The product of a hippie upbringing, Fleiss proves engaging and seemingly ingenuous when she finally ends up in front of the camera. Though Madam Alex dismisses her as barely a “5,” Fleiss charmed a number of older men, including financier Bernie Cornfield, who reportedly gave the high-school dropout $1 million and a Rolls-Royce for her 21st birthday. She may have been Hollywood’s most fashionable madam, but Fleiss’ ongoing destructive relationship with Nagy is not exactly evidence of her skills as a master manipulator.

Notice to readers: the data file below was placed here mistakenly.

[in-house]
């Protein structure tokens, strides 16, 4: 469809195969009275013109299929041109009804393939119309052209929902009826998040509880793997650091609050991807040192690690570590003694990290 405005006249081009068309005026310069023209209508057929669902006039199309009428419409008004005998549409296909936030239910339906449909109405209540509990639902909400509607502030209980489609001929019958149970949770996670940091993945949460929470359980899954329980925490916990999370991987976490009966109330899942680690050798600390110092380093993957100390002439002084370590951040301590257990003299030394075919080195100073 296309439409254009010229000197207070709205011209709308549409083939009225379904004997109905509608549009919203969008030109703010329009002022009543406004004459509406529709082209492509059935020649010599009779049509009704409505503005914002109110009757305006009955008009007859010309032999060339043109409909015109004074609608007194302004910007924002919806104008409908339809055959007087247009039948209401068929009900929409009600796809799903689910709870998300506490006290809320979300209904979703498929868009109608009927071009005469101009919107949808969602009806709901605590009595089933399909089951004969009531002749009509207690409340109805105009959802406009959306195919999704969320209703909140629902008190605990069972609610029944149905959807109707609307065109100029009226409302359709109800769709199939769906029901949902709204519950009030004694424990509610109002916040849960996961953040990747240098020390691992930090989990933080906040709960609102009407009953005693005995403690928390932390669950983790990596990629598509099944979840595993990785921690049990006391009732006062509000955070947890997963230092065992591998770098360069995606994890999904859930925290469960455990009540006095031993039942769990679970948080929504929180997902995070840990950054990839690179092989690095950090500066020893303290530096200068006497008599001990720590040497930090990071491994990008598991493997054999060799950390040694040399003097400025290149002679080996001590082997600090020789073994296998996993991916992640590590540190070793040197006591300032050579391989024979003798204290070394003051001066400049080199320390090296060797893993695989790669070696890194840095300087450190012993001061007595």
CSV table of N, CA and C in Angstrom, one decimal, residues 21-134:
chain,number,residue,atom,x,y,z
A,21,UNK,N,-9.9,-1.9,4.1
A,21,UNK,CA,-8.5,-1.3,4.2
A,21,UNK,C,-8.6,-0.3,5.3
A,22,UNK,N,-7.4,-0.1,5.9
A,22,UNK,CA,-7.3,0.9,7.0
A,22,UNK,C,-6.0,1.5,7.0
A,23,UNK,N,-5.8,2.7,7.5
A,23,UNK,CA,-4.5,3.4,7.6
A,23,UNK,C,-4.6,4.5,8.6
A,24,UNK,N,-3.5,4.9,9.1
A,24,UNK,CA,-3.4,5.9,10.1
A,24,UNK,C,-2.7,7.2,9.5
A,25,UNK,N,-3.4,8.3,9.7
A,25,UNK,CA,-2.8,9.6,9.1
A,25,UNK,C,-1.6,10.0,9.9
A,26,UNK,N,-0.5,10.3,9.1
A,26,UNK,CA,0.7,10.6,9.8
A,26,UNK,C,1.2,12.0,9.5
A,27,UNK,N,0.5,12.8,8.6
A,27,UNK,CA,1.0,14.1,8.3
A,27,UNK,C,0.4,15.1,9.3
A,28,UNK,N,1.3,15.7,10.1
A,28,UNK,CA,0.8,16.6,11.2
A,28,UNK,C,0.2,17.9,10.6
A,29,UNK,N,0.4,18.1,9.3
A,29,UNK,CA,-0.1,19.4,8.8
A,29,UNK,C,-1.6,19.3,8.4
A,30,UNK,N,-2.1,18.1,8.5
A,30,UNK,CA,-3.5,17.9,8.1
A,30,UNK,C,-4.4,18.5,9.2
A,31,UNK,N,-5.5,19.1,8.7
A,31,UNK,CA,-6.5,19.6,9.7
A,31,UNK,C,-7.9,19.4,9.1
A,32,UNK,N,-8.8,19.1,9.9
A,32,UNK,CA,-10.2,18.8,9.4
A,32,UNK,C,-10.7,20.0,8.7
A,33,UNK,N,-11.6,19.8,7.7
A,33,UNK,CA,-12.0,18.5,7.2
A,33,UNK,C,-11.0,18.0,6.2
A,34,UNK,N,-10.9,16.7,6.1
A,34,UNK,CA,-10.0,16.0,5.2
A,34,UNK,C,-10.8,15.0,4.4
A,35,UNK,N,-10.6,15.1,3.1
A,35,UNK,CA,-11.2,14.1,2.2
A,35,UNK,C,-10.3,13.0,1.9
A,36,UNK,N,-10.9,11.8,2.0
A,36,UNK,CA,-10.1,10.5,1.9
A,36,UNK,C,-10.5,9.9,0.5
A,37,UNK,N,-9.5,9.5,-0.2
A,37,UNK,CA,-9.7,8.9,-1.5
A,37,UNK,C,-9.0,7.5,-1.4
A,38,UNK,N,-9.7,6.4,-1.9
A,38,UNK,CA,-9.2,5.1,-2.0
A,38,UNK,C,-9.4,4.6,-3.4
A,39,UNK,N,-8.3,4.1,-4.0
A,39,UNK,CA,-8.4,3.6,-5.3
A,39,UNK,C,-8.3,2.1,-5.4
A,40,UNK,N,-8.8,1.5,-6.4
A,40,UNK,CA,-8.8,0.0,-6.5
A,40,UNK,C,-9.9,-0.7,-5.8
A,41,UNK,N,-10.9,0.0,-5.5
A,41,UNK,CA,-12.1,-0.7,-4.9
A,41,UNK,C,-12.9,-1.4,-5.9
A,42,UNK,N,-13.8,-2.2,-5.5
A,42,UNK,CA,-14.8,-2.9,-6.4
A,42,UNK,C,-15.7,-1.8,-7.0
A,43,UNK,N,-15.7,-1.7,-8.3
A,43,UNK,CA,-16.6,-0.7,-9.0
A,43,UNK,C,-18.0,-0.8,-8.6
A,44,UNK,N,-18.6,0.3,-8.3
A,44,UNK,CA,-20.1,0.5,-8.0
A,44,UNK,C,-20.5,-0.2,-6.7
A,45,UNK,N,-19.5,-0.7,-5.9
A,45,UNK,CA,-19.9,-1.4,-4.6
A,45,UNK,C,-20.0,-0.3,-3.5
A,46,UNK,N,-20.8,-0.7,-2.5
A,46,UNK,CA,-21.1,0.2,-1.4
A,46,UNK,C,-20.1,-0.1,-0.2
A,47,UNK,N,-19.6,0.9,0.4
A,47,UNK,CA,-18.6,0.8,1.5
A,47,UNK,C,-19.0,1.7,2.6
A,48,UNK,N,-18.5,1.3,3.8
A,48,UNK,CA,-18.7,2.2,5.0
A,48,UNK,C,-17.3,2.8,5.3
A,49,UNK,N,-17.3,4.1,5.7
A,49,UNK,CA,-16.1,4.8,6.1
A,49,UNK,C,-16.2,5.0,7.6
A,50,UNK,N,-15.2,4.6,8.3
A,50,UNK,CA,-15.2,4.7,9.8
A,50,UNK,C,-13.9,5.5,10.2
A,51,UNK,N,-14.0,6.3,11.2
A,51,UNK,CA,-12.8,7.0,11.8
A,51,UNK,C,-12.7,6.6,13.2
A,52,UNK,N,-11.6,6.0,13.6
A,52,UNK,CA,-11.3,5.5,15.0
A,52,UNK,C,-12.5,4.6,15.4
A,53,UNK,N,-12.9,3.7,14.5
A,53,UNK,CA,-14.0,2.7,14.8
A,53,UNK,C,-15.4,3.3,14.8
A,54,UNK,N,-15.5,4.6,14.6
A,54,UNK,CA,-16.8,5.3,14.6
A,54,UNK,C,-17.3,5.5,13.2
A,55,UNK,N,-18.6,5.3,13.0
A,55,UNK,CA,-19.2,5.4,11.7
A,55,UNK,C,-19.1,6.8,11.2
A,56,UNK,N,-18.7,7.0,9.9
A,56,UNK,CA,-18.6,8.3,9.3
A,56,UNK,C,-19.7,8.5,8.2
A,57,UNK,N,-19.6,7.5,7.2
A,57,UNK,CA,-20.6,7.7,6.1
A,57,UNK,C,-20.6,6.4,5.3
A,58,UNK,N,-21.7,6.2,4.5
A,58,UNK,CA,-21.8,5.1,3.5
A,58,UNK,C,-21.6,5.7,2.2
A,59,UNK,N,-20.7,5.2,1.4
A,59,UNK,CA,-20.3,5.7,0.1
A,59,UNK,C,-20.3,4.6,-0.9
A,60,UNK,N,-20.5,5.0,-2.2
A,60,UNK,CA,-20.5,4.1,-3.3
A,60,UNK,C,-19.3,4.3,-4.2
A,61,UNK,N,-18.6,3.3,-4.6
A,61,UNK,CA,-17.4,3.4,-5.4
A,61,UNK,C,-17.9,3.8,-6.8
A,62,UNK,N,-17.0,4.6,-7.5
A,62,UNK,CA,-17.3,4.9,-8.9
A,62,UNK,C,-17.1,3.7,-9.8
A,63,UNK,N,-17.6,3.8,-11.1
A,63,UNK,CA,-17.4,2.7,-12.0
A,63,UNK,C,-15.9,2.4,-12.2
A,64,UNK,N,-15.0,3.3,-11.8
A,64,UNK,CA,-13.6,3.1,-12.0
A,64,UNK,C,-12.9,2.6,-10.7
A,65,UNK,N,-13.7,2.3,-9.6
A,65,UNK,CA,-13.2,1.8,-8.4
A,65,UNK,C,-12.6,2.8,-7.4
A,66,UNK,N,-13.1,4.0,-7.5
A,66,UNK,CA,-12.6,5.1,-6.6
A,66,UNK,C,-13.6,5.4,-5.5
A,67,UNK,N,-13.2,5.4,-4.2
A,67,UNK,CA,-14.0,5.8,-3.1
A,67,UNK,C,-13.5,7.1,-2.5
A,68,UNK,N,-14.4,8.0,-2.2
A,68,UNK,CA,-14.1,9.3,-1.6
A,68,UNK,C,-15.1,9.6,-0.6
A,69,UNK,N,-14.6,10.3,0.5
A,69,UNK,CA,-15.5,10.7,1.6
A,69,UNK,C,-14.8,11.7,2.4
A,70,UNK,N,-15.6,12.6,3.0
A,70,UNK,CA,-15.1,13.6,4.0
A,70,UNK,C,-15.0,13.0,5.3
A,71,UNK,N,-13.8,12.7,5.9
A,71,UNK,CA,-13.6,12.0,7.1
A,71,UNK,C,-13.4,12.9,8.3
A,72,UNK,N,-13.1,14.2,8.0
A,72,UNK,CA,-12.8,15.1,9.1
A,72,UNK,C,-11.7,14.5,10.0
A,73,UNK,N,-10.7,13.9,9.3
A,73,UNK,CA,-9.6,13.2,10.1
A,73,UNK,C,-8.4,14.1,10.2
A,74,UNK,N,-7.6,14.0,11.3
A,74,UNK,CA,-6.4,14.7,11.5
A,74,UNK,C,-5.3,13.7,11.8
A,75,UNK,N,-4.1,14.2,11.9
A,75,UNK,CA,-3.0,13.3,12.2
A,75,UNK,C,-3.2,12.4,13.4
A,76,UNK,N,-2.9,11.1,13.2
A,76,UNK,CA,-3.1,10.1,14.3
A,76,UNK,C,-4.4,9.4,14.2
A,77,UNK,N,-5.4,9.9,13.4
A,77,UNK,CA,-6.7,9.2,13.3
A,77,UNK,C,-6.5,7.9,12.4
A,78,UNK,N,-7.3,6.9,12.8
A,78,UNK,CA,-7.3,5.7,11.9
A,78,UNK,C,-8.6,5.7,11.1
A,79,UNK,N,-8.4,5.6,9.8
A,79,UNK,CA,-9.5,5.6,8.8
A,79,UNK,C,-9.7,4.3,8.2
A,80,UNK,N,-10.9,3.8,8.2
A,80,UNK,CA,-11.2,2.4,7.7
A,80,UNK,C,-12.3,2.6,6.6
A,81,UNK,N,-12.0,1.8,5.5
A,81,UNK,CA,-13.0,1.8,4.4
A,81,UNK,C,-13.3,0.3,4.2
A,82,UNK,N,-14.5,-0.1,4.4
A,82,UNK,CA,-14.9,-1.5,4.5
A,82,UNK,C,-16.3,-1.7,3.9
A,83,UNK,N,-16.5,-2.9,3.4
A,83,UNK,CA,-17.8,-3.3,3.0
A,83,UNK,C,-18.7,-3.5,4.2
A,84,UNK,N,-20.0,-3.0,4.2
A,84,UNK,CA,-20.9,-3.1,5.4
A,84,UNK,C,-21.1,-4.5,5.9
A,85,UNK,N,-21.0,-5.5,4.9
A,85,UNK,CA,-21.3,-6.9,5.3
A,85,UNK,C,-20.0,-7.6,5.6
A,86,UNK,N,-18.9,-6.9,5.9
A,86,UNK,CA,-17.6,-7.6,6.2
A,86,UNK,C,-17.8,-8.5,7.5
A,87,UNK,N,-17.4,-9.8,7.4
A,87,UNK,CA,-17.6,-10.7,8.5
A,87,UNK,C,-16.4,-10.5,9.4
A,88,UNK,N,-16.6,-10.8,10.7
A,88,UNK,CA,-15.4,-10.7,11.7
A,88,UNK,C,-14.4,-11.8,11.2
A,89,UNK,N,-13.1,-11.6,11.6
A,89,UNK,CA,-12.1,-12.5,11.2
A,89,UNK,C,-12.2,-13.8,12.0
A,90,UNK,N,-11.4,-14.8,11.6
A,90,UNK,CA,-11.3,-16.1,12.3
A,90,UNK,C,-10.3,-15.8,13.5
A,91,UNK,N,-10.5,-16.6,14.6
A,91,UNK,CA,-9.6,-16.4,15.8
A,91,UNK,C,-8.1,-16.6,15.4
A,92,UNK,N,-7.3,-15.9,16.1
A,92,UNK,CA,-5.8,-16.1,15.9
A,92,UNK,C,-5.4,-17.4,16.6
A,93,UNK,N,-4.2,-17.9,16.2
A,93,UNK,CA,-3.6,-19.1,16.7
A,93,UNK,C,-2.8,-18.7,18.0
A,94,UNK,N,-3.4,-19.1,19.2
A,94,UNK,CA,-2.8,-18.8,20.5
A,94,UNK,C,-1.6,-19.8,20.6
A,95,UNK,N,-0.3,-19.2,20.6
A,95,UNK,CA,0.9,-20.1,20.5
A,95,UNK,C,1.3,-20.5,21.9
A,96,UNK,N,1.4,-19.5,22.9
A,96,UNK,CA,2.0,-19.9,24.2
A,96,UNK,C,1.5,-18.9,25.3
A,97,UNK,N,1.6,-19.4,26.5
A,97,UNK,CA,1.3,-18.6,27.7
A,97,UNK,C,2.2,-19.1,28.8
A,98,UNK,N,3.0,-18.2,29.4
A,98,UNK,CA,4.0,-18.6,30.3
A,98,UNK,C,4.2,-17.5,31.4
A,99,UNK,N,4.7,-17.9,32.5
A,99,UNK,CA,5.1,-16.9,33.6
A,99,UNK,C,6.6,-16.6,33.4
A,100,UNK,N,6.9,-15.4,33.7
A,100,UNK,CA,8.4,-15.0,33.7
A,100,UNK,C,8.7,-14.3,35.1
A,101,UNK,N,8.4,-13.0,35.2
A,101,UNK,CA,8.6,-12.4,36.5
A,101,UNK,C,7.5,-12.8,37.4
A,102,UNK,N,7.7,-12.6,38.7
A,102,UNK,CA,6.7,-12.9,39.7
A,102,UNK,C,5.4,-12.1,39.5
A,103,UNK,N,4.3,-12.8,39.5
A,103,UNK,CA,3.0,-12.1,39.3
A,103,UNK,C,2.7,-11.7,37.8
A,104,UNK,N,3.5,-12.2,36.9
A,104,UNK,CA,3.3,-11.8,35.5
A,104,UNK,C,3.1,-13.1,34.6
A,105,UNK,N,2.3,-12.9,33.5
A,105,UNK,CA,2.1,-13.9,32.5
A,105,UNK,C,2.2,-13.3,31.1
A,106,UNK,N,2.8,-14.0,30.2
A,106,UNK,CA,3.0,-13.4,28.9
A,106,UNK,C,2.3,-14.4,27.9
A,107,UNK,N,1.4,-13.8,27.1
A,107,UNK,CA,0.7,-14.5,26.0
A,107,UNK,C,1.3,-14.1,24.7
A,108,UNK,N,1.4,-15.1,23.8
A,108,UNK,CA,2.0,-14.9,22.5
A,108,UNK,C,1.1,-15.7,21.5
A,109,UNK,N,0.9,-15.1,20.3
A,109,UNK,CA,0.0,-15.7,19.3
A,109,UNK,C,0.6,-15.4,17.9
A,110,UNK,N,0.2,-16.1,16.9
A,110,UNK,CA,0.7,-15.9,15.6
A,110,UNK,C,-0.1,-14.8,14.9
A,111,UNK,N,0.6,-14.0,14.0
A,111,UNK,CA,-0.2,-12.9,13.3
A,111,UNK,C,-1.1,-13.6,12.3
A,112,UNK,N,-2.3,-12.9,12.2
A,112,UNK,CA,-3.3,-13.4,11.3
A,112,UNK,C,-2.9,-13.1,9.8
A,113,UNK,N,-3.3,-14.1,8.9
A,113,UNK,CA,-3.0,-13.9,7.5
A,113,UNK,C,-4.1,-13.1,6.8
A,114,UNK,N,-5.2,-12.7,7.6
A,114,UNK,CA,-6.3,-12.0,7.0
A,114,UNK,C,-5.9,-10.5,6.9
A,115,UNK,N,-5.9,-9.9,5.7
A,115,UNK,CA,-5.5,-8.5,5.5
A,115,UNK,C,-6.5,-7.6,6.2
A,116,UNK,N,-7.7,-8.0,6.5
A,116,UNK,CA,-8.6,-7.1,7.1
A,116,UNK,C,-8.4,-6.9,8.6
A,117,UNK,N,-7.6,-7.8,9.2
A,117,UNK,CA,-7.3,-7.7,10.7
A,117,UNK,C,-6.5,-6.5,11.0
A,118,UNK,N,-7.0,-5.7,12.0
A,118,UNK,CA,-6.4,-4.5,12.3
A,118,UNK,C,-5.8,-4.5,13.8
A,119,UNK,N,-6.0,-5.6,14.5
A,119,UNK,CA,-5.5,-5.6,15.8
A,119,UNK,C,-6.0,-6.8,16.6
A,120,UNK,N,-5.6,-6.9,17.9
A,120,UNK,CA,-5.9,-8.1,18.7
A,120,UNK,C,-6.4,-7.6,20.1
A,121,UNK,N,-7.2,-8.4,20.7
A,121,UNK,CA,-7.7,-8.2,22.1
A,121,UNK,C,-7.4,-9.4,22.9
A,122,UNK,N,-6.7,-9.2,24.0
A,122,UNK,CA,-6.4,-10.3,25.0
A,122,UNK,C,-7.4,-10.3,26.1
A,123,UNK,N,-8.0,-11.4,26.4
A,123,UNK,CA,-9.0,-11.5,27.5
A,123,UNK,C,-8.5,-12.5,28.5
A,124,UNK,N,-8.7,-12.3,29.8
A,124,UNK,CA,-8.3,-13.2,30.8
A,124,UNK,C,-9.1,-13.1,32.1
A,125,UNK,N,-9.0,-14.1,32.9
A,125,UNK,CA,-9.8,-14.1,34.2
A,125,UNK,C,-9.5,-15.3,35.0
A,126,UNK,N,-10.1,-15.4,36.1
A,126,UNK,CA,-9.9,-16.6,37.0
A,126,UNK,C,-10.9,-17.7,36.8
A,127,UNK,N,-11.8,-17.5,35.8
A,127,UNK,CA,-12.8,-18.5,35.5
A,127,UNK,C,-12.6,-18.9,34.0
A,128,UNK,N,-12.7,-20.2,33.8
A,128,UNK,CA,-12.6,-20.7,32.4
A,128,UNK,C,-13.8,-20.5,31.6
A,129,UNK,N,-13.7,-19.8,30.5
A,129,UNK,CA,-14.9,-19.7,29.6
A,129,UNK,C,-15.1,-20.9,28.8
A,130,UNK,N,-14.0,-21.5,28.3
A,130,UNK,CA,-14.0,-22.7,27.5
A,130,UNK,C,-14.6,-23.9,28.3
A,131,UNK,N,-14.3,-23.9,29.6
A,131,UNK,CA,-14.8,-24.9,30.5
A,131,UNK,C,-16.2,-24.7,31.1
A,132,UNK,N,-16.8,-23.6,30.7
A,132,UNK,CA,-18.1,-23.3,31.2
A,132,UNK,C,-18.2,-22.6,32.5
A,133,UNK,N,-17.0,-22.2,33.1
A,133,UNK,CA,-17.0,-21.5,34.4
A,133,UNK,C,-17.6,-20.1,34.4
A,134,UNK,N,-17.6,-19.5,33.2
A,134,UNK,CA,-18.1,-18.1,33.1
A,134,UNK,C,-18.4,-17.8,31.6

Blundering his way into interviews with hostile hookers and self-justifying cops, Broomfield himself seems a bit naive at first. By the time Nagy gets around to calling the filmmaker a “rube,” however, it’s clear that Broomfield knows what he’s doing. Playing the clueless Brit who has accidentally tumbled down the rabbit hole into a Wonderland of coke, porn stars, and $40,000-a-night hookers, the director uses his feigned guilelessness to get just the confessions he wants. When he’s finished, the wonder isn’t that some Hollywood lowlifes have exotic sexual tastes and money to burn—it’s that they can’t bring themselves to shut up about it.CP